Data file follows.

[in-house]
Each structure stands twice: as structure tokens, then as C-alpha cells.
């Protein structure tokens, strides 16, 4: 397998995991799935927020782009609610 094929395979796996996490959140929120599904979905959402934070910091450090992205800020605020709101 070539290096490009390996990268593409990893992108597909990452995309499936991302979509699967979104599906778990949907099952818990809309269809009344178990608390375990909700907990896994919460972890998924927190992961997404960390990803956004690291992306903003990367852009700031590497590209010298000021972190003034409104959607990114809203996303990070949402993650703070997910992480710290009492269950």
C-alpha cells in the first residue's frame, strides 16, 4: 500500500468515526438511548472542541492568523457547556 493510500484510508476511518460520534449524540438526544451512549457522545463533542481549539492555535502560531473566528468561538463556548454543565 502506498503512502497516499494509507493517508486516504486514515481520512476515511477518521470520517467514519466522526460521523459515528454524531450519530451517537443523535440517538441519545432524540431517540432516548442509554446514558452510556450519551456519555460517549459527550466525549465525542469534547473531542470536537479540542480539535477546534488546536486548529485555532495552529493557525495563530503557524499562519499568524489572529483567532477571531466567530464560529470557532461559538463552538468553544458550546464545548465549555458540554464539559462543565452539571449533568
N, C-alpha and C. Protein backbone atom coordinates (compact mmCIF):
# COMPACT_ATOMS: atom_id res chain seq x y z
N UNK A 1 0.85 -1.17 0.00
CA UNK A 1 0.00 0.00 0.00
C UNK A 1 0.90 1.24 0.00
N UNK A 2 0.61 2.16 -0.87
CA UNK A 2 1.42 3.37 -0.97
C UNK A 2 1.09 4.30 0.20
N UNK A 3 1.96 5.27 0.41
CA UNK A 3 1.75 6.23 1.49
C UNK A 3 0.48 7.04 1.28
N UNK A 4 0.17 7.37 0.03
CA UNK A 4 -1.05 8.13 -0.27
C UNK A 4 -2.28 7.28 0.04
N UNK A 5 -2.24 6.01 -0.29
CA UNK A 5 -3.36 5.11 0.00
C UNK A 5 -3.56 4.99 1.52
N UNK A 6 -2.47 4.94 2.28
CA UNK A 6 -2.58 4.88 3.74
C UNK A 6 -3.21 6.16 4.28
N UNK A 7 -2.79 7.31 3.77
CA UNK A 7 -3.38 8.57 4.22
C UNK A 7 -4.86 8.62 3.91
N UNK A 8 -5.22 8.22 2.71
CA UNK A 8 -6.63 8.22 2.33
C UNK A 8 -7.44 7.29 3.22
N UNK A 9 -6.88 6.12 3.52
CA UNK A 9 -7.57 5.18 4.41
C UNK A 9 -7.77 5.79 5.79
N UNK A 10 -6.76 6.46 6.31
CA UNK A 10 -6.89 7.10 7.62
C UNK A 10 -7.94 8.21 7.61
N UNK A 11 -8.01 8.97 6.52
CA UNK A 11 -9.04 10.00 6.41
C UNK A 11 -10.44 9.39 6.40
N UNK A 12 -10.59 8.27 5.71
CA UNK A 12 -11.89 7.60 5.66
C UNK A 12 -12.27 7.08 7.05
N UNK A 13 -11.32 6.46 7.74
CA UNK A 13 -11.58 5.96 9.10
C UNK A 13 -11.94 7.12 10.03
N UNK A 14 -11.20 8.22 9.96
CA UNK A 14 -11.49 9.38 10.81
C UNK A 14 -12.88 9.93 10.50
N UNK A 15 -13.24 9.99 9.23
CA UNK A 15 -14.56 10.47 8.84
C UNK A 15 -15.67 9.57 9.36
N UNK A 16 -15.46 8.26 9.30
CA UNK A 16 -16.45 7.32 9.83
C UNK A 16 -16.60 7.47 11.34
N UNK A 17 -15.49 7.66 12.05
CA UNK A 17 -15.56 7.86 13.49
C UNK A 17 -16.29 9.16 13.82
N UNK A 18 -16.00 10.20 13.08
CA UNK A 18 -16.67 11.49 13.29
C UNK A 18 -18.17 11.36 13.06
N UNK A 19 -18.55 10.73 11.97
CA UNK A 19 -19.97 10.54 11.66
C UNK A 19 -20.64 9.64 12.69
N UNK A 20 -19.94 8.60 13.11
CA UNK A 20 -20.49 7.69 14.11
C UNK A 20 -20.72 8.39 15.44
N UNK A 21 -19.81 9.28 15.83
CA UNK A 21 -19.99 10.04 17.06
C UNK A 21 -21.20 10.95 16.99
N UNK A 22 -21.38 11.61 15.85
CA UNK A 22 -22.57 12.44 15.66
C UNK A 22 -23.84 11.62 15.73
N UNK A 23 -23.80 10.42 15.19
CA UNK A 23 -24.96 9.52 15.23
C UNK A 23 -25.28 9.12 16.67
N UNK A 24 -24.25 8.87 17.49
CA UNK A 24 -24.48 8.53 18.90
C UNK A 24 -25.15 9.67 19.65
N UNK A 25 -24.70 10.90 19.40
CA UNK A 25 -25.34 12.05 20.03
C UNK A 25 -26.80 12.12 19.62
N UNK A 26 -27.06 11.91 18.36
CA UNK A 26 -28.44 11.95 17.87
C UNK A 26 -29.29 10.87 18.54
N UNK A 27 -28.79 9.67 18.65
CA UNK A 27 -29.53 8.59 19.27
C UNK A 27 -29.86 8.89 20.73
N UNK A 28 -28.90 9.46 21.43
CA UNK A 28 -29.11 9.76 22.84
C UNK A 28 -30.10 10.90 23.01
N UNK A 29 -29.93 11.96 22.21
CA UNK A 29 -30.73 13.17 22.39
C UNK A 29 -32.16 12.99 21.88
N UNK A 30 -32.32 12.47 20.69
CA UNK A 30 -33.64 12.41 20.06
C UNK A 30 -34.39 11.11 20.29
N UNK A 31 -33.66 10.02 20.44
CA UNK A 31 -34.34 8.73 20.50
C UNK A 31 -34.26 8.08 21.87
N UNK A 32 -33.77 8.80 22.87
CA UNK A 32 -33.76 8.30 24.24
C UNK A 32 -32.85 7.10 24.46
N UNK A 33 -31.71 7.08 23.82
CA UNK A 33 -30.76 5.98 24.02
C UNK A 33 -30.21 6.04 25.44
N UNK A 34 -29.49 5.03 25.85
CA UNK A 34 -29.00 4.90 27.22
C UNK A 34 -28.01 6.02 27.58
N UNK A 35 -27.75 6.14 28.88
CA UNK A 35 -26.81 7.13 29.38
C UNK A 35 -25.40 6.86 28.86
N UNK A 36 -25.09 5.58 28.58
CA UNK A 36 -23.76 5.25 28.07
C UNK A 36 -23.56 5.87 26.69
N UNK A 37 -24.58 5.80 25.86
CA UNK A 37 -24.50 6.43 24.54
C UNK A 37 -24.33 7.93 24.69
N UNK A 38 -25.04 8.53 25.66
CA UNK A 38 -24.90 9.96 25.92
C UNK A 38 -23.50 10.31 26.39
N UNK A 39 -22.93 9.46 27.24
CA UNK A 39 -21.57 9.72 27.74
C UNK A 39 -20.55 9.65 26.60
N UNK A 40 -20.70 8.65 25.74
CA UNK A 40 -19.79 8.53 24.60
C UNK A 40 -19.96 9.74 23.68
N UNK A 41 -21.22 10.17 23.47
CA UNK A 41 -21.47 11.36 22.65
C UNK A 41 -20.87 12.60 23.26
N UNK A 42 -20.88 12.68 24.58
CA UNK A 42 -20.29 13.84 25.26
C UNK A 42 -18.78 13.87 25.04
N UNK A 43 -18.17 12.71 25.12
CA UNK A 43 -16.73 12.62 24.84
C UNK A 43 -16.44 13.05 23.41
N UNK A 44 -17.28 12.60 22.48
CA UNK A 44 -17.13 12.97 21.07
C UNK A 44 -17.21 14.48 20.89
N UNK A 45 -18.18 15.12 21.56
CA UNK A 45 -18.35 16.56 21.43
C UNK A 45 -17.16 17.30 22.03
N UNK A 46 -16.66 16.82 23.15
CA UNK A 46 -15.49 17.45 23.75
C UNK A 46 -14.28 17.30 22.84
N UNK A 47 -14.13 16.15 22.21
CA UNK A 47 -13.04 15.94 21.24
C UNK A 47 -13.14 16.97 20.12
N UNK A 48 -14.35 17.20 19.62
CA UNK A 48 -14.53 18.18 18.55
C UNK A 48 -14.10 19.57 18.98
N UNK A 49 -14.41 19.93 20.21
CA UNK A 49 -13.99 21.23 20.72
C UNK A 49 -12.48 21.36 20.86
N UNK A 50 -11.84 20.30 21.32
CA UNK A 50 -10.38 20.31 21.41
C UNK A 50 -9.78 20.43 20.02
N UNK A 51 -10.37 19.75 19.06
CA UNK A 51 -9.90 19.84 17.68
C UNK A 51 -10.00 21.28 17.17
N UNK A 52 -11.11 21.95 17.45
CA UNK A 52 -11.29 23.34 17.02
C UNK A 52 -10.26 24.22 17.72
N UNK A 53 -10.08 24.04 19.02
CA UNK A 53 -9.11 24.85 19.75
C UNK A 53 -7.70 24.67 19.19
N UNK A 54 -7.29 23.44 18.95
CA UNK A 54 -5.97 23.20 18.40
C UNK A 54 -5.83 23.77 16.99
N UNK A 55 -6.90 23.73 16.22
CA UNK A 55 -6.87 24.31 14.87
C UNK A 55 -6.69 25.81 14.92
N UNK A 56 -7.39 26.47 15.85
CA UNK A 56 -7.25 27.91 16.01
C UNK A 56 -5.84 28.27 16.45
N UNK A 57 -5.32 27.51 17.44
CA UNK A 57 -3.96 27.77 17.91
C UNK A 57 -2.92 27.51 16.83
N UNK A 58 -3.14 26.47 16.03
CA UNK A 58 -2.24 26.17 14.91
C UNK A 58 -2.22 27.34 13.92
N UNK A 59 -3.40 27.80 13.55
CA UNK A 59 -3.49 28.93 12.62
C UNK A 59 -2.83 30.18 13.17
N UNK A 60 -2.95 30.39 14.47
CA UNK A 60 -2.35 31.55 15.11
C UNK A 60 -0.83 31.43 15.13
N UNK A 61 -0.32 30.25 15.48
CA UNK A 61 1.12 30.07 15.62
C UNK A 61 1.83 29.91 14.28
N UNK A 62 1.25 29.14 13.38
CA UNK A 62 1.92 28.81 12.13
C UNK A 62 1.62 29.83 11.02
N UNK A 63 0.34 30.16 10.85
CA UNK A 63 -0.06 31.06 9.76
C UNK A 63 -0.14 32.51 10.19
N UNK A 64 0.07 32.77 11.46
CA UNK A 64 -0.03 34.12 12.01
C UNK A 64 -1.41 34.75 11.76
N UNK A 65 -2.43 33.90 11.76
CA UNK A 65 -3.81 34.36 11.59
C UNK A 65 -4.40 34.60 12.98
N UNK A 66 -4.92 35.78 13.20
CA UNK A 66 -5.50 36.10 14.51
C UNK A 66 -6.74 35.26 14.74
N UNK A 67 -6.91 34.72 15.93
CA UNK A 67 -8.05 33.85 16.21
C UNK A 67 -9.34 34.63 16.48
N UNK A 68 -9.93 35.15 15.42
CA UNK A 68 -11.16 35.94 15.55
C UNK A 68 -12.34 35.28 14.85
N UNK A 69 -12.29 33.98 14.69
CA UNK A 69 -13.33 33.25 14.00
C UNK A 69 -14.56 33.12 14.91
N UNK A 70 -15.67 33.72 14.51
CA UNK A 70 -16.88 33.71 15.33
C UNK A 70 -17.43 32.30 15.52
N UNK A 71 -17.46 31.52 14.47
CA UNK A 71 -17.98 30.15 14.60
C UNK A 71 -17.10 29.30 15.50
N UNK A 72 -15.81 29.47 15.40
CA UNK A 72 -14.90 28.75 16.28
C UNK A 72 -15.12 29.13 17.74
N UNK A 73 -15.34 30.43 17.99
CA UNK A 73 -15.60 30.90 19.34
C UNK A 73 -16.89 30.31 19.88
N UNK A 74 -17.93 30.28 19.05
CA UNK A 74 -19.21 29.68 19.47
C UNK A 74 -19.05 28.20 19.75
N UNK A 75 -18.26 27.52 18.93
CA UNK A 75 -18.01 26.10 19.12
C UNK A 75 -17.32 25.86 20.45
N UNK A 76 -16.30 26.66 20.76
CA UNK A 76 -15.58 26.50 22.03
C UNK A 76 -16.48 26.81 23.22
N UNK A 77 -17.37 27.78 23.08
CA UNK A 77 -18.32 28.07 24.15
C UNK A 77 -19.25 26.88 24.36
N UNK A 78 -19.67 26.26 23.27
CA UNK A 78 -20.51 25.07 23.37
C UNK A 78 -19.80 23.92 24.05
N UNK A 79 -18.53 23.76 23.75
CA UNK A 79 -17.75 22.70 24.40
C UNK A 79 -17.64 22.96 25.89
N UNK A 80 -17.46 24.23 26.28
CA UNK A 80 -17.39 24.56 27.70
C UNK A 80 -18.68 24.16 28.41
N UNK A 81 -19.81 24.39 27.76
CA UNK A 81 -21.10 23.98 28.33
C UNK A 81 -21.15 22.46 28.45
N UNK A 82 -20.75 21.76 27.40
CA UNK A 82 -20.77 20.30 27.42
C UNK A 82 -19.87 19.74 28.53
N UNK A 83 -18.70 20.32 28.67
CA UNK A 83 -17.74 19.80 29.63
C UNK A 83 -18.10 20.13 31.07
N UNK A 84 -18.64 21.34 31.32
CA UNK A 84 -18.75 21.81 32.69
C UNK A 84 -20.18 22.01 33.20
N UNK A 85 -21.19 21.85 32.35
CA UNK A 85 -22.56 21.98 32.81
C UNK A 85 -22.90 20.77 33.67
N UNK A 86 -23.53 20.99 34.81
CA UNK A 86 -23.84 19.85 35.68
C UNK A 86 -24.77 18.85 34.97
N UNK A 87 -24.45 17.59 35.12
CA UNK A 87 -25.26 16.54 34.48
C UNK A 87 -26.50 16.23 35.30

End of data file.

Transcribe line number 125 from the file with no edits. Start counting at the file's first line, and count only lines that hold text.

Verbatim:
CA UNK A 40 -19.79 8.53 24.60